Trigger words and our illogical reasoning (Blog posts)

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Trigger words and our illogical reasoning (Blog posts)

We all have a tendency to develop associated feelings with inanimate things and living beings based on our experiences related to them. From topics as simple as a particular foodstuff of which a bad experience can put you off for life, to our thoughts and feelings with regards to people, religions, nations and pretty much everything. It isn’t uncommon to find that as individuals, we form an array of diverse opinions, but often if we assess our reasoning for why we’ve reached some of our conclusions, there too is a range in how informed and justified they are.

This is actually of great importance, though we may not often see it. When it comes to more trivial concepts, such as, for example, me not liking a comedy series on television (lets call it sitcom A) and basing it on having watched just the first few episodes, the implications of this aren’t significant in daily living and our dealings in the real world. Perhaps it was not a fair conclusion to have reached given that it was based on negative experiences in the early episodes, which may have affected my judgement for the whole series. It was also unfair to draw the conclusion based on how few episodes I’d watched. It would be even more illogical for me to dismiss another unrelated series because of an attribution of it with my bad experiences with sitcom A. But, what does it matter, it’s only my opinion on a television series.

Where am I going with this? Our irrational attributions from which we draw illogical conclusions from different, not mutually exclusive categories. Our own ignorance and closed-mindedness, which we often fail to acknowledge, and I can draw from many examples in my own life as I am sure we all can. An example: for some of us the word ‘Jew’ or ‘Muslim’ has formed stereotypes based on our experiences which are reactionary and emotive, but more importantly largely unreasonable and based on an association in which the generalization is not only untrue, but sometimes even a paradox.

If you speak to some Muslims, for instance, and mention Jews, it is not uncommon that there is hostility in their tone. Likewise, you ask a common individual subjected to the media on their perception of Islam, they too may hold much negativity towards it. I speak as a Muslim and can say that it is true that in many cases we do ourselves no favours in the image portrayed (that’s for another blog post) but my point is, how were these conclusions reached, and who is the real issue with?

Often when there is hostility towards a Jew from the Muslim world, their issue is not actually with Judaism. Rather, most of their reasoning is based on the oppression of Muslims by Israel. Yet, not all Jews support the state of Israel. Furthermore, not all Israelis are Jews. By attributing the feeling of enmity to Jews because of the hostility that is based on a politically driven movement that affiliates with religion is completely irrational, and yet it is very common.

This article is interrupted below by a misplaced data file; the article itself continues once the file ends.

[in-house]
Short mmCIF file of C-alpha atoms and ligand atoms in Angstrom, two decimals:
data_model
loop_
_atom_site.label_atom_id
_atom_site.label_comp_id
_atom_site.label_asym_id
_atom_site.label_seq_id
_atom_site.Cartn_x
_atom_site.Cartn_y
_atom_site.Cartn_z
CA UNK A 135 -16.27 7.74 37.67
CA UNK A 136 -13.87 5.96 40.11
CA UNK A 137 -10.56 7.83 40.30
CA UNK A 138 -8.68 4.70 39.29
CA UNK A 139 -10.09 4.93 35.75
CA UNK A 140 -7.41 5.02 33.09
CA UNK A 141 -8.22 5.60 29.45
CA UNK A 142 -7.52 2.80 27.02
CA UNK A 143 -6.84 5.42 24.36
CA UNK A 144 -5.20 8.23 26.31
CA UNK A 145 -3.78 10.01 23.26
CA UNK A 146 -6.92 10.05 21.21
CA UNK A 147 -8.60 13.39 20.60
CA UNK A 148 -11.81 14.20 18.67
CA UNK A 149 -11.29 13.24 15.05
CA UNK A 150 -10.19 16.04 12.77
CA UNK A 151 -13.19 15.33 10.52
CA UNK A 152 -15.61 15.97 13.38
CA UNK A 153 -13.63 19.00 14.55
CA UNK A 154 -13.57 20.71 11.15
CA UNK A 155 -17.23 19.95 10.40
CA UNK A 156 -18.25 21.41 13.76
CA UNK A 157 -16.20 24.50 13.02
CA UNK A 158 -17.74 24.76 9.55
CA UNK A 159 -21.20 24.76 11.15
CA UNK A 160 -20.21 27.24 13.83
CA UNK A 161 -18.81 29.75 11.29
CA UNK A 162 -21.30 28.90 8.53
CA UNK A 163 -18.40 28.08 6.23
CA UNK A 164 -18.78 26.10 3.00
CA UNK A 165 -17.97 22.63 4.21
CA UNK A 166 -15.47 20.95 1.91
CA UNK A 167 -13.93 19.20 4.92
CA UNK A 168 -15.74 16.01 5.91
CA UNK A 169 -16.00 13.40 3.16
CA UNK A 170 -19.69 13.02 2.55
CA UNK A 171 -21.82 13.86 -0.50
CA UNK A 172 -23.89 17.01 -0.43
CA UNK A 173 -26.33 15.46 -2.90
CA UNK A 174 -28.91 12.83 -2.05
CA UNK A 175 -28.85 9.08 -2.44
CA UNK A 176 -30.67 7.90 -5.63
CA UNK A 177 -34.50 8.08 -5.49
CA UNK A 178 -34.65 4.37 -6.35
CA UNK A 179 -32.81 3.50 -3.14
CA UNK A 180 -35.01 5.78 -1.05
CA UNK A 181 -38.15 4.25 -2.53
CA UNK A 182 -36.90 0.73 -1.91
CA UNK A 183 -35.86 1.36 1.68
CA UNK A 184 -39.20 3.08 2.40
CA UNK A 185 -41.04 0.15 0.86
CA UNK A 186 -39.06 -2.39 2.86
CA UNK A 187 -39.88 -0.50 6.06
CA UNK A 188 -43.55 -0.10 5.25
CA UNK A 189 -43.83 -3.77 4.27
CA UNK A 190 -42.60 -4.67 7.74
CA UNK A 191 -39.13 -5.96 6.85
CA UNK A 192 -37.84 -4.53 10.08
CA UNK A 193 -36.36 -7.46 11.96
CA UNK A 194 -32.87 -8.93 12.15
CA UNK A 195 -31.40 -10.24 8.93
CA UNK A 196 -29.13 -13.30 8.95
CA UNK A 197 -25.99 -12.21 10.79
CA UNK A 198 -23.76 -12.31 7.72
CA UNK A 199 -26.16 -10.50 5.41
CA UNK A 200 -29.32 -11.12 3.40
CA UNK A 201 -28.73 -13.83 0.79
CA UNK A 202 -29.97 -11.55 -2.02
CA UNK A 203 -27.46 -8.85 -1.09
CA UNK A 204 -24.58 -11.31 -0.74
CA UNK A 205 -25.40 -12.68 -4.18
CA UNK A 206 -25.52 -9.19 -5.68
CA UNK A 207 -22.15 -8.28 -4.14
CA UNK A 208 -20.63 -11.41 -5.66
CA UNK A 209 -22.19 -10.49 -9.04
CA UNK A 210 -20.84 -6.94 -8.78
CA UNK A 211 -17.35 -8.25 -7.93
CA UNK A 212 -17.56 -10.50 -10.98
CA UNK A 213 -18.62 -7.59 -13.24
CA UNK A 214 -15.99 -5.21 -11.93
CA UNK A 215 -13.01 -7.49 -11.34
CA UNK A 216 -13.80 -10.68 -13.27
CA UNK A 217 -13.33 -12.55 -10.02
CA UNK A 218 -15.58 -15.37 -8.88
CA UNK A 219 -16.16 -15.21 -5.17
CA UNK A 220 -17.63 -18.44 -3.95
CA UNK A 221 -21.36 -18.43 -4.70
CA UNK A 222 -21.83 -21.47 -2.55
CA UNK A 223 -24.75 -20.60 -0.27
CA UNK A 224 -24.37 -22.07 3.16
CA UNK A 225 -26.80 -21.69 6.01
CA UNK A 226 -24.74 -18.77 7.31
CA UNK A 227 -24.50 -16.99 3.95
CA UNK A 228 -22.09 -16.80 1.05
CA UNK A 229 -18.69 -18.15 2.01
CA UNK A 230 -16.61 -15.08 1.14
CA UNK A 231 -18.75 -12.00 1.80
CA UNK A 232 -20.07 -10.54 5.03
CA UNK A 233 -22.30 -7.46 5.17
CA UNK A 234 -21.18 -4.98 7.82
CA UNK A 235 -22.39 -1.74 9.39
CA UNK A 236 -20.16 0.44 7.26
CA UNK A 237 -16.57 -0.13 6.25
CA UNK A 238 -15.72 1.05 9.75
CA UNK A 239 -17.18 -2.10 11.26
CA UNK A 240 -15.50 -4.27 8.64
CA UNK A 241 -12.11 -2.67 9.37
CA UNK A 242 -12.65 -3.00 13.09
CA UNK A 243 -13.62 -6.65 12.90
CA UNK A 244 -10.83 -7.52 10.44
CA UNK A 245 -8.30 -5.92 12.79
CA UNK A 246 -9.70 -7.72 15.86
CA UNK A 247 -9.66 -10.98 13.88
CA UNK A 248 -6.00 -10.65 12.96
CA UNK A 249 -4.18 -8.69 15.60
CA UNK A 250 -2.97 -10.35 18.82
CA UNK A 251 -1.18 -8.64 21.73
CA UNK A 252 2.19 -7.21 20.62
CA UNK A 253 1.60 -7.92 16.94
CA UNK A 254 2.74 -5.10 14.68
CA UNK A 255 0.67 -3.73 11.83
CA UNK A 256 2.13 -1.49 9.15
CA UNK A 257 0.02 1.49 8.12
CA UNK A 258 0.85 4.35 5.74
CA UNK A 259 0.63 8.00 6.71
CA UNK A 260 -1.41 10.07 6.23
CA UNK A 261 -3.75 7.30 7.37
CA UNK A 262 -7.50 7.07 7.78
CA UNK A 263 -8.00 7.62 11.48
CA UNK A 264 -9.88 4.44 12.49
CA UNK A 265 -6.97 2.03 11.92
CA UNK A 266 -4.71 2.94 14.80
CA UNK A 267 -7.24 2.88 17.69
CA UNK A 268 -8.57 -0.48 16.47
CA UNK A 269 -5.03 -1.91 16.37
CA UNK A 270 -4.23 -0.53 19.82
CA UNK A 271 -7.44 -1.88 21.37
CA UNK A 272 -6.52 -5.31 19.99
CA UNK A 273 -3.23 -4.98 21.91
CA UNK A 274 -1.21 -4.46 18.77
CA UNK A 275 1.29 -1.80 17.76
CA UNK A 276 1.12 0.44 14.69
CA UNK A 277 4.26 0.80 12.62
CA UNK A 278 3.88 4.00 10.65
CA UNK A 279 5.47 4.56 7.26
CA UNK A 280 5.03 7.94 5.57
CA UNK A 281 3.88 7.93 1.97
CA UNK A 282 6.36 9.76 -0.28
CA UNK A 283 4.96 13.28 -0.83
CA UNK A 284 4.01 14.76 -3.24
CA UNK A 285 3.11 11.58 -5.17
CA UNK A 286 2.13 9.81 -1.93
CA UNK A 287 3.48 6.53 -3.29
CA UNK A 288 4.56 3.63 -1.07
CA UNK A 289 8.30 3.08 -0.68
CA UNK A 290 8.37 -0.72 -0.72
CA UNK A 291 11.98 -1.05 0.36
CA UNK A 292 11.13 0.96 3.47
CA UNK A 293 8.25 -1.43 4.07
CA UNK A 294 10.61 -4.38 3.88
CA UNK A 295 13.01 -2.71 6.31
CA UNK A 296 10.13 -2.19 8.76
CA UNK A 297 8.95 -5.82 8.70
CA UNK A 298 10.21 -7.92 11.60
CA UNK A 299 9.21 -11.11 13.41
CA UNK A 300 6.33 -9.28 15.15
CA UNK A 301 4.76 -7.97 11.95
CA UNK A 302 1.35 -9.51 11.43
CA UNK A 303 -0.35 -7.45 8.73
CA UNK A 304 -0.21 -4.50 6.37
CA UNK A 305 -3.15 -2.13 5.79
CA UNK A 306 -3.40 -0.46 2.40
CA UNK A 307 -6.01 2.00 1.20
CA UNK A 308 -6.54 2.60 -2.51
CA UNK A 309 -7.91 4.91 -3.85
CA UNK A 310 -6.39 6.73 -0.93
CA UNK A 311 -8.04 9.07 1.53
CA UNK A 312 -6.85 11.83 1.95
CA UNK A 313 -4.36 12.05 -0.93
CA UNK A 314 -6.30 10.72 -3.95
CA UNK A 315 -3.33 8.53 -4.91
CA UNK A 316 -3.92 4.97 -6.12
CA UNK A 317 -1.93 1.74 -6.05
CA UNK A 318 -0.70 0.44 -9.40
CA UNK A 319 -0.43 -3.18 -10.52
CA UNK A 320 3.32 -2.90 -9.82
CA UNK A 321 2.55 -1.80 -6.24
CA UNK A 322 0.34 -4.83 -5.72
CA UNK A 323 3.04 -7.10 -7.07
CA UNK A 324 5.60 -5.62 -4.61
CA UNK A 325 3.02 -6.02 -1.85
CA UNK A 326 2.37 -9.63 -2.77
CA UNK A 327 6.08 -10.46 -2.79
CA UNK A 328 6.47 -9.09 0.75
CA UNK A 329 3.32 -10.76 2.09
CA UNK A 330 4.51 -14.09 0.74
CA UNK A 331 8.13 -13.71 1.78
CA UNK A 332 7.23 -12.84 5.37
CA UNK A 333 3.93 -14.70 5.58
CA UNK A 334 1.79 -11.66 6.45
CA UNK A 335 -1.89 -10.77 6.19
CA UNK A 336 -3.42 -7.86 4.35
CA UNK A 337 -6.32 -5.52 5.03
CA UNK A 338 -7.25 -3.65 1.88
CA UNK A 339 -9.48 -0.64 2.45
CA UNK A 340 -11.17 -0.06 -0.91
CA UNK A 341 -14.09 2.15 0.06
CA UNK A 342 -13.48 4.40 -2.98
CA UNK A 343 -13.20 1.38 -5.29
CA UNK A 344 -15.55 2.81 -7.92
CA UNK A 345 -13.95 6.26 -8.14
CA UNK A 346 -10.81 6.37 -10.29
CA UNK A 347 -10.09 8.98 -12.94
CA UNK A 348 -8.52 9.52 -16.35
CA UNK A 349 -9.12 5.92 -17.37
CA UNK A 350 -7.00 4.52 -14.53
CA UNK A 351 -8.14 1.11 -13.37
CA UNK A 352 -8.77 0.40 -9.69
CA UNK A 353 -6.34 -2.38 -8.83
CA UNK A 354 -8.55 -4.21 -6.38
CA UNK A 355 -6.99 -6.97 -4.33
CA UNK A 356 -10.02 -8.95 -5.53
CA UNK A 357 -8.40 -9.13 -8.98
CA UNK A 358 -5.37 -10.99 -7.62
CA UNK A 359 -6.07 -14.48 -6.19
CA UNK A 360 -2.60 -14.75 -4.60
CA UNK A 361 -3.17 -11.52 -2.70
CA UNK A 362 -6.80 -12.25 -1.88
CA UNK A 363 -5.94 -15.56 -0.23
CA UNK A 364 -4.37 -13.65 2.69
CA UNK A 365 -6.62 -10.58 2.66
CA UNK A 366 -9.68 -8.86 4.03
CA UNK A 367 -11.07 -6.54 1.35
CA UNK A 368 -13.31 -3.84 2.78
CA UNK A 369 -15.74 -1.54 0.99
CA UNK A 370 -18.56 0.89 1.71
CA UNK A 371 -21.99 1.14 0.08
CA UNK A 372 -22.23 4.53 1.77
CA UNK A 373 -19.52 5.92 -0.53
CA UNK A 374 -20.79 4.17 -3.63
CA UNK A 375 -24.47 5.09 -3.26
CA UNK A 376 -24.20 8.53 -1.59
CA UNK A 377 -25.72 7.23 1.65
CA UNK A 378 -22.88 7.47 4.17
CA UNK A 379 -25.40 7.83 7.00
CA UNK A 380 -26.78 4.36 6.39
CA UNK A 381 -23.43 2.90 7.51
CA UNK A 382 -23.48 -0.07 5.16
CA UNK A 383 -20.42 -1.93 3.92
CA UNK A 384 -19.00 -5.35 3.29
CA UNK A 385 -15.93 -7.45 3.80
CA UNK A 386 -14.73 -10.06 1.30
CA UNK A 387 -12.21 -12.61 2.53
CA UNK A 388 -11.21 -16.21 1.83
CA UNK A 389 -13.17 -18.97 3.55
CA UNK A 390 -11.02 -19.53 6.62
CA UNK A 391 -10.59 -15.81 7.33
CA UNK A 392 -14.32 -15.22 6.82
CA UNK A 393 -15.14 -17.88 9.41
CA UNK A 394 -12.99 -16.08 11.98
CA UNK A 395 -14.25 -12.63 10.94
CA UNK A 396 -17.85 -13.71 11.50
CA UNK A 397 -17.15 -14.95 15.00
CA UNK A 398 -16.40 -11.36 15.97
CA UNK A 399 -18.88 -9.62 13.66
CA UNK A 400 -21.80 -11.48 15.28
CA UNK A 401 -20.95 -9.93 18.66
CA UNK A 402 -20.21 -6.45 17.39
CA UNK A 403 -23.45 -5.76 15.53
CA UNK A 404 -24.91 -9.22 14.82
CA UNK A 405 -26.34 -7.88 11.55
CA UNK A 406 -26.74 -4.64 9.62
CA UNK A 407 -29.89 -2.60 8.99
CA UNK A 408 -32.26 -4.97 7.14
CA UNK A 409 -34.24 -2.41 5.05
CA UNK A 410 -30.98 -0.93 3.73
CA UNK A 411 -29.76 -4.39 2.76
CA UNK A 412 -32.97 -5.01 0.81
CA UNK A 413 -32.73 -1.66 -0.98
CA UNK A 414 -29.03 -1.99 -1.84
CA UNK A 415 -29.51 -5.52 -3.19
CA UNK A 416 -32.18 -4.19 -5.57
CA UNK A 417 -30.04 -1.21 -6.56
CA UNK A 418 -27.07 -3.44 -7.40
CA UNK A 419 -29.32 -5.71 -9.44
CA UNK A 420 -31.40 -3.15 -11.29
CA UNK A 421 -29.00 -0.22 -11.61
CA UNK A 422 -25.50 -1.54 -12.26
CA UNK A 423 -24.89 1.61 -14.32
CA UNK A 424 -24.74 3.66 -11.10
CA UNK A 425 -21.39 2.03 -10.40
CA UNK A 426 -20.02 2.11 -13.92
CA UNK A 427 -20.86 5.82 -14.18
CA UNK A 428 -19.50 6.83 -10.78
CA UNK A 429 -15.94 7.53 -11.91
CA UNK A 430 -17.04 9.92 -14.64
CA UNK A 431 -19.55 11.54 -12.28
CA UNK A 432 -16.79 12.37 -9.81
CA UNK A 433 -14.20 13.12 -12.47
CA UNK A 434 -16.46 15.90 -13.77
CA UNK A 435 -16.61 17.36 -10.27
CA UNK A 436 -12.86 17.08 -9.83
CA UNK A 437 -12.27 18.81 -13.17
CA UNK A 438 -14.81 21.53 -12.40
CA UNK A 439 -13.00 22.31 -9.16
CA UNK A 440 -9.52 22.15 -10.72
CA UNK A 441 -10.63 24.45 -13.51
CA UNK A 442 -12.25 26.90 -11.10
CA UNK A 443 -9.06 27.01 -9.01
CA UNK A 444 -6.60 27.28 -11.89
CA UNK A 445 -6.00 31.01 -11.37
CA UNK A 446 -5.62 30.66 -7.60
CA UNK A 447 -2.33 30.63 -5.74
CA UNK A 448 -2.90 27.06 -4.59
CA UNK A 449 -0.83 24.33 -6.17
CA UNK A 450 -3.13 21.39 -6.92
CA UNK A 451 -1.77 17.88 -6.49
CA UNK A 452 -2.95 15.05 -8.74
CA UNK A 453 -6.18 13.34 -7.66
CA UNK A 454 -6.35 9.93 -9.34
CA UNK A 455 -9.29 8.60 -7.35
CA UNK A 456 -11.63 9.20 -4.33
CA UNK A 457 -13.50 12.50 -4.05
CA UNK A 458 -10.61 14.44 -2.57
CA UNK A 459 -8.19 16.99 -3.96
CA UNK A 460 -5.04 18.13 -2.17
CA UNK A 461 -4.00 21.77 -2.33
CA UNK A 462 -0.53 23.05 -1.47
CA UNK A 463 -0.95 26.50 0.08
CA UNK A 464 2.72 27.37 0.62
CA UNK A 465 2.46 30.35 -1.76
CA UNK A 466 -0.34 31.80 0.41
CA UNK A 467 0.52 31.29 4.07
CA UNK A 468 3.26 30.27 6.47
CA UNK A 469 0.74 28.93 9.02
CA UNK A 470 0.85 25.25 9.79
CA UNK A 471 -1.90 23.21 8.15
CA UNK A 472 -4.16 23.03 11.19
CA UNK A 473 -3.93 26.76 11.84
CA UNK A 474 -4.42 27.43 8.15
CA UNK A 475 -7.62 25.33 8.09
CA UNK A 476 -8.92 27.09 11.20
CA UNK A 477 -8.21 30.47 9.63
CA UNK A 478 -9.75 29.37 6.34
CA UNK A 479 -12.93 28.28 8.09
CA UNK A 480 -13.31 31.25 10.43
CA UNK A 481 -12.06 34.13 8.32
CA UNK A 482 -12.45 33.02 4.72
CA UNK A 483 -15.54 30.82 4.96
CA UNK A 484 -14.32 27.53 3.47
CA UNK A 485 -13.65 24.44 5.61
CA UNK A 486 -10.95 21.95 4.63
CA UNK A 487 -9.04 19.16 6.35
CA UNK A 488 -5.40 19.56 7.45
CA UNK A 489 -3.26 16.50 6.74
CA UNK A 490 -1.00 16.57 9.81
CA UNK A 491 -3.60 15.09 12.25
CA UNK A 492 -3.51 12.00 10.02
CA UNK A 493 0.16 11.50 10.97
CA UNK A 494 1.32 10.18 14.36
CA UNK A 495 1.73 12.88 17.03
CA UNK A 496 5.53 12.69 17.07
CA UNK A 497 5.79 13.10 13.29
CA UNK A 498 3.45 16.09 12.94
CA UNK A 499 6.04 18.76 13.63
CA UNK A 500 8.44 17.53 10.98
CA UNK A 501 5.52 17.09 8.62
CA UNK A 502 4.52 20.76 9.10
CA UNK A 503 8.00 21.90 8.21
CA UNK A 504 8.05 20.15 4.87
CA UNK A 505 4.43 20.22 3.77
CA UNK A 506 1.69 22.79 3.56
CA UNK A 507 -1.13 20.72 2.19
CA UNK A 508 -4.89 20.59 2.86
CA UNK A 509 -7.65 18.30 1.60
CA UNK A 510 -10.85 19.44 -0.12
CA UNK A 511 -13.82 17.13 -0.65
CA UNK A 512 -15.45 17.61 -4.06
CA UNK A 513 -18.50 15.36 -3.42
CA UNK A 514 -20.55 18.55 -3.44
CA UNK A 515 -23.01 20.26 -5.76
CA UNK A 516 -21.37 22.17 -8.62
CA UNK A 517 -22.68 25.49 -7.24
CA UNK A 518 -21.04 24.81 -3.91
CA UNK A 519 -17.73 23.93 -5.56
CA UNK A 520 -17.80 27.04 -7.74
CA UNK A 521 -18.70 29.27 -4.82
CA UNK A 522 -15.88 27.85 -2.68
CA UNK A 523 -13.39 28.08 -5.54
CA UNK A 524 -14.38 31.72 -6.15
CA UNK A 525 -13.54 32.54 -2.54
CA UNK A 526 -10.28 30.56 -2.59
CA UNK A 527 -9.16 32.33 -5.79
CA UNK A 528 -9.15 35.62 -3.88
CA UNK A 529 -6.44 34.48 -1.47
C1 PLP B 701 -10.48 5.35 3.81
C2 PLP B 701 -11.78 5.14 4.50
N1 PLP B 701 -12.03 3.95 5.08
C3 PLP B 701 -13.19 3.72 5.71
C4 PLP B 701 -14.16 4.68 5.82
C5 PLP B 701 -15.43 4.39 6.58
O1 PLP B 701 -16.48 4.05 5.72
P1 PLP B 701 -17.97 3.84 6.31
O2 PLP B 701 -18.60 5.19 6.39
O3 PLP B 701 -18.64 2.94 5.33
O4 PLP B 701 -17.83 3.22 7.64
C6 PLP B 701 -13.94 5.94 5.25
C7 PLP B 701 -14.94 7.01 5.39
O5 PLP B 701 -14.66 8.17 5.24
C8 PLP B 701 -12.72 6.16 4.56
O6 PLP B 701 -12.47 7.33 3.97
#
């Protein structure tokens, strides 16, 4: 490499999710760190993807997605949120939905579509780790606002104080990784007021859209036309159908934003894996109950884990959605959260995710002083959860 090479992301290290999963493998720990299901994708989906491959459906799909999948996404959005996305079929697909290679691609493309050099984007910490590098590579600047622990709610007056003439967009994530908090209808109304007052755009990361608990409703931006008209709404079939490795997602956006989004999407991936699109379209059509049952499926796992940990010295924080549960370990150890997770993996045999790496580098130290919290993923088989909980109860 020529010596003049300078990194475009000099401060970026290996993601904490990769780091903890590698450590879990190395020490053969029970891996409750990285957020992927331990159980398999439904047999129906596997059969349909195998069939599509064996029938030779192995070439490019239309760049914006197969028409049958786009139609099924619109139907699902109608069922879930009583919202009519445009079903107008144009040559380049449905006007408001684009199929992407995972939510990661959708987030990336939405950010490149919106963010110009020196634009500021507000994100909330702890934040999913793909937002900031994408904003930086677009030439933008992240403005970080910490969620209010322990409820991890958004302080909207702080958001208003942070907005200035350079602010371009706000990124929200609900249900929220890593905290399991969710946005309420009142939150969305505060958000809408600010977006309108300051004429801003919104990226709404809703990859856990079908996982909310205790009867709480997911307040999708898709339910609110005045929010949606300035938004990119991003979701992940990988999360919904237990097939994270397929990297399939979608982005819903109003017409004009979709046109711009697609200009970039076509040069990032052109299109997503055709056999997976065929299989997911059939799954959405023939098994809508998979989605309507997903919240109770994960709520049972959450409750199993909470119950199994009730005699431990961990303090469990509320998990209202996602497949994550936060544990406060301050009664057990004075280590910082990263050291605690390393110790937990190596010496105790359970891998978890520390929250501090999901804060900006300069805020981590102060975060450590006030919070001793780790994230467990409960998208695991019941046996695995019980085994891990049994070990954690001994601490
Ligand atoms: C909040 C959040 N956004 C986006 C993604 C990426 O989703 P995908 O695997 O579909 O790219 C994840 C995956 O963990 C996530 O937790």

The same goes for the perception of Islam. Assuming September 11th was due to these Muslim extremists that carried out the attacks, the attribution of Islam with terror is still just as nonsensical. The real issue is not Islam, but with these offshoots, who are condemned mostly by the Muslim world. You have to look at what the individual actually represents as well as whatever they claim to represent as it is very possible the two are completely at odds with each other.

Look at the core teachings of Islam, and of Judaism, and you will find that the principles are very much contradictory to the terror that they are associated with, supporting patience, tolerance, peace. There are sadly endless examples of how these associations feed into our prejudice, when it comes to racism and discrimination of any kind. We often don’t give people or groups a chance because of our misunderstandings, our own generalisations, rather than because of the individuals or groups themselves.

It’s very often the case that for many of us we approach topics with closed minds, and we are in fact not addressing the same issues we think we are, channeling our feelings with absurd reasoning towards a separate group that may or may not have some associations with whatever it is we really take issue with. It’s more constructive to not express an opinion, than to express opinions based on misinformed, irrational, emotive responses. This lack of willingness to educate ourselves and take consideration as to how we articulate our points only causes more hostility. For many of us, our problem isn’t only with lexicon. We need to change our attitudes, as well as our choice of words.

 

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